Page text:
Perform Impartial Audits
In addition to regular audits, hire impartial parties to conduct random audits. Examine financial, inventory and other records as you encourage employees to resist temptation.
Create a Positive Work Environment
When your work environment supports collaboration, fairness, and recognition and implements clear policies, organizational structure, and communication, your employees will probably remain honest. They will feel goodwill toward the company and may be less likely to commit theft and jeopardize the supportive, friendly and healthy environment.
Educate Your Employees
Partner with your employees to avoid and prevent theft. They should know your company’s internal controls, conduct and ethics policy, and discipline process. Ask new employees to review these documents and sign a form indicating they’ve done so, and review the policies at least annually.
Use an Anonymous Reporting System
Equip employees, clients and vendors with the power to report suspicions or proof of theft, fraud or embezzlement. An anonymous reporting system protects your staff while giving you valuable information that protects your company.
Investigate all Theft Reports
Demonstrate that you take theft seriously when you investigate every theft report you receive. The investigation should be thorough, prompt and transparent.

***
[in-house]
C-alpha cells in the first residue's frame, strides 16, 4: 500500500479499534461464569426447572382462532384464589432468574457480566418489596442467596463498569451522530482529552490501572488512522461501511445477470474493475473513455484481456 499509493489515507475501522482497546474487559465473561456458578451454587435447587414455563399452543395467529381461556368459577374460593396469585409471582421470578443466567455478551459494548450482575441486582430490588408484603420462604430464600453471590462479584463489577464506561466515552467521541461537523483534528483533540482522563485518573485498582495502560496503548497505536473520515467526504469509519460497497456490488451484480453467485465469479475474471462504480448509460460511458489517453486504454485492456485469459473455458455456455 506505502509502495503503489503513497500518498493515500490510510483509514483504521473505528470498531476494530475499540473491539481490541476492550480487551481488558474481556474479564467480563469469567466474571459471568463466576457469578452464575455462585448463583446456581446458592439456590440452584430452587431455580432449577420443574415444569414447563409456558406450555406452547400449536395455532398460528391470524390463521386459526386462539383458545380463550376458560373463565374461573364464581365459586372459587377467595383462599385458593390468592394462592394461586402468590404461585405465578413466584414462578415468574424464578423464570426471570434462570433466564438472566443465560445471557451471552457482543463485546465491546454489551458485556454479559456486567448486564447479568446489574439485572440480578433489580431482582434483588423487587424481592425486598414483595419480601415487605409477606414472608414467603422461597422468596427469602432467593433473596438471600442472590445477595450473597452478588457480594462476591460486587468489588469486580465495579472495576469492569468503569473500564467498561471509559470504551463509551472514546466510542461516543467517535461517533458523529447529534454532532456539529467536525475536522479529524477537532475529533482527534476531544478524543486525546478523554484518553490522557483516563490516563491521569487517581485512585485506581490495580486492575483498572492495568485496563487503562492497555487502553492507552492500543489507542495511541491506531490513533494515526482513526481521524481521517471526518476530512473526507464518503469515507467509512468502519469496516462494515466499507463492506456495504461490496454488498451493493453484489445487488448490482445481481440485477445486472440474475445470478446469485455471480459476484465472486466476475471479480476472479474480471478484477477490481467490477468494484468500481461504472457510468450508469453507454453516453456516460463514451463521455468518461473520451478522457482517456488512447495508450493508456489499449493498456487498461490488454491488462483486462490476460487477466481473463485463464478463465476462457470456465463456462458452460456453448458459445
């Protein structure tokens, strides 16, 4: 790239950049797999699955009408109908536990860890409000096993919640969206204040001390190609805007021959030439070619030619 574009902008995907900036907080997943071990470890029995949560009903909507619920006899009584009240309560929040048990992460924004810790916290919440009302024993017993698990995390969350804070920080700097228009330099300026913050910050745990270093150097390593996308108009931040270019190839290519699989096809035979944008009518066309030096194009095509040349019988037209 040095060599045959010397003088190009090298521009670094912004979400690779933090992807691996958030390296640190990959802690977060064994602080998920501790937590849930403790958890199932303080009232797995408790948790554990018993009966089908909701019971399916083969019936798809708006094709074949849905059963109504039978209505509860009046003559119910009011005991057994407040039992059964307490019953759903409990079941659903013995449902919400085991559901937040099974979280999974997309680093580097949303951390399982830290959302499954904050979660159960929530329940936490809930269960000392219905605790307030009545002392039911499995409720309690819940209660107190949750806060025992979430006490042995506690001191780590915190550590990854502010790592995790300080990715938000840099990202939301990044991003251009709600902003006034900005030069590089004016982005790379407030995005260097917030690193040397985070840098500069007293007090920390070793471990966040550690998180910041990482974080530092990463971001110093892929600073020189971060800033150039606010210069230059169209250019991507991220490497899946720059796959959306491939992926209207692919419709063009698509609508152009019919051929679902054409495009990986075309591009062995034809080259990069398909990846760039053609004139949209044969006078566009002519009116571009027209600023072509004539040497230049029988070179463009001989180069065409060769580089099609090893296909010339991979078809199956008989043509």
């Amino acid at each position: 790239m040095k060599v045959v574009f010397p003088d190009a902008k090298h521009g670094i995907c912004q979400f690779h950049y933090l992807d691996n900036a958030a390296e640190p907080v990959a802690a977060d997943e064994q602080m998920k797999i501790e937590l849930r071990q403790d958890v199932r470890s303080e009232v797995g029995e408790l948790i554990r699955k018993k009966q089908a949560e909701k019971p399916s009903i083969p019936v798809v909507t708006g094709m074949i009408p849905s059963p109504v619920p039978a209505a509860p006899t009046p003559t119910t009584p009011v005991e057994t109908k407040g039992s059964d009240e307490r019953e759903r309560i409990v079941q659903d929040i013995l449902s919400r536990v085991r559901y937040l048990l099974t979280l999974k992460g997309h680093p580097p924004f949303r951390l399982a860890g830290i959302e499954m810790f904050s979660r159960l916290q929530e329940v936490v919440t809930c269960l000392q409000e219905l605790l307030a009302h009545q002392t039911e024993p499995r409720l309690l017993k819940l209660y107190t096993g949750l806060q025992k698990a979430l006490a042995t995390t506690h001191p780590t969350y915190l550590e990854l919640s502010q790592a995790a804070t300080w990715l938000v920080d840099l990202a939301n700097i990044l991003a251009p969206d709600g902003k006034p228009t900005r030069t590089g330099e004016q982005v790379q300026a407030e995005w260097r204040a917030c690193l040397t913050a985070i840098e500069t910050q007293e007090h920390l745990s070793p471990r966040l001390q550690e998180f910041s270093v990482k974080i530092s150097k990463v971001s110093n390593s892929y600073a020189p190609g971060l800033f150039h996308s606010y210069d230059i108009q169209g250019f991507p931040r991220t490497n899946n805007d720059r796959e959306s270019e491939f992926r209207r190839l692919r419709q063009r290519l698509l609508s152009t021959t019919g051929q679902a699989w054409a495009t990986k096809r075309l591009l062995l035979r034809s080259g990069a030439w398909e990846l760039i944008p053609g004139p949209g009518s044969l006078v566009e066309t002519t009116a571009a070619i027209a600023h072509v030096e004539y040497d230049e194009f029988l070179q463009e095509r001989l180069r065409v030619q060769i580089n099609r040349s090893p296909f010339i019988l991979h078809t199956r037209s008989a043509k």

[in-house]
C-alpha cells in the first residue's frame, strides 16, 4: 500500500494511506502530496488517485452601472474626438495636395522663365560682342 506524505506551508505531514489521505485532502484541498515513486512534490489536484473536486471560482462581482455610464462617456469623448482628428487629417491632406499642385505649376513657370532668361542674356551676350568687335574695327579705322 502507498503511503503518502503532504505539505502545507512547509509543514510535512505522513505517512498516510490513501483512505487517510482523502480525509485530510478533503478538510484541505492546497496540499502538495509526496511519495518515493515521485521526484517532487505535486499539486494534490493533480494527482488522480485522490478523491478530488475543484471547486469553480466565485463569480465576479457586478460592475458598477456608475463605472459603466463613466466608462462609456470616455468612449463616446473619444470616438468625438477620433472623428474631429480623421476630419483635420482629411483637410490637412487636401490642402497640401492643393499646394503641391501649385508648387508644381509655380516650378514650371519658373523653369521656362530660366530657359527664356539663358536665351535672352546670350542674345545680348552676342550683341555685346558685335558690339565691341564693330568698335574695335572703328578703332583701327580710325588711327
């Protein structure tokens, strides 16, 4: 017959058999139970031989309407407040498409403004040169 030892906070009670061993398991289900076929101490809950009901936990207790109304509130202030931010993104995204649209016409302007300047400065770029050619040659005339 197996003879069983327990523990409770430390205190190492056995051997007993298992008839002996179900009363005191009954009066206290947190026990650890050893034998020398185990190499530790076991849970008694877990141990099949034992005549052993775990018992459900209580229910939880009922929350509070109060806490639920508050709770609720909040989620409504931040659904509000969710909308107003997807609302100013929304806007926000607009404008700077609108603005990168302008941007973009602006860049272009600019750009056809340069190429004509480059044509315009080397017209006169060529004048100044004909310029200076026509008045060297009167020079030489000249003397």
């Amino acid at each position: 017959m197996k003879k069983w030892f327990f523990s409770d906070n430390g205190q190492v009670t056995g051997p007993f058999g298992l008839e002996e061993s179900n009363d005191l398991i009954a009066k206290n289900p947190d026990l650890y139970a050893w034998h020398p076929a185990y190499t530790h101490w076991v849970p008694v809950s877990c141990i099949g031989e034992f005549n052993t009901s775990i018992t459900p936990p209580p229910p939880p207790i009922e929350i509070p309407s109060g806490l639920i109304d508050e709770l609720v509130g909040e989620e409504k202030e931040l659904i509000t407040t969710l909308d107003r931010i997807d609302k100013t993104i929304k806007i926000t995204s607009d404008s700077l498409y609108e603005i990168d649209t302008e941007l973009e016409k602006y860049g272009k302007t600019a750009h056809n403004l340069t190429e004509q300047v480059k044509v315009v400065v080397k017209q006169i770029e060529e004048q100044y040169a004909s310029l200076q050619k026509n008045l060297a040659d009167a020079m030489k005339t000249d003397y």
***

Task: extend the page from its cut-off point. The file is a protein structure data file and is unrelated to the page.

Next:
Purchase Adequate Insurance
Commercial crime insurance protects your business as it covers financial losses and liability. Your insurance agent can help you purchase the right insurance coverage and adequate policy limits.
Protect your company from employee theft when you implement several security measures. They can reduce your theft, fraud and embezzlement risk.
Builder’s Risk insurance, also known as Course of Construction insurance, covers property that’s under construction. As a contractor or construction professional, you must understand this important coverage.
What is Builder’s Risk Insurance?
A homeowner, general contractor or project manager can purchase a Builder’s Risk insurance policy during a home building project. The coverage protects the property from hazards and accidents that could occur.
What Does Builder’s Risk Insurance Cover?
The accidents and hazards a Builder’s Risk insurance policy covers include:
- Burglary and theft.
- Property loss during transport to the job site.
- Scaffolding, temporary structures and construction forms on the job site.
- Structure collapse.
- Sewer or drain backup.
- Site plans, blueprints and other valuable papers.
- Wind, hail or rain storms.
- Impact by aircraft or vehicles.
- Riot, vandalism and malicious acts.
- Debris removal after a covered accident or hazard.
Most Builder’s Risk insurance policies include several exclusions, so read the policy carefully. Your policy probably does not cover:
- Property others own.
- Subcontractor actions or materials.
- Professional liability.
- Water damage.
- Weather damage to property in the open.
- Mechanical breakdown.
- Employee theft.
- Contract penalty.
- Voluntary parting.
- Government action.
What is the Policy Length?
The typical Builder’s Risk insurance policy covers a construction project that lasts from six to 12 months. Coverage ends when the project is finished or the property is occupied.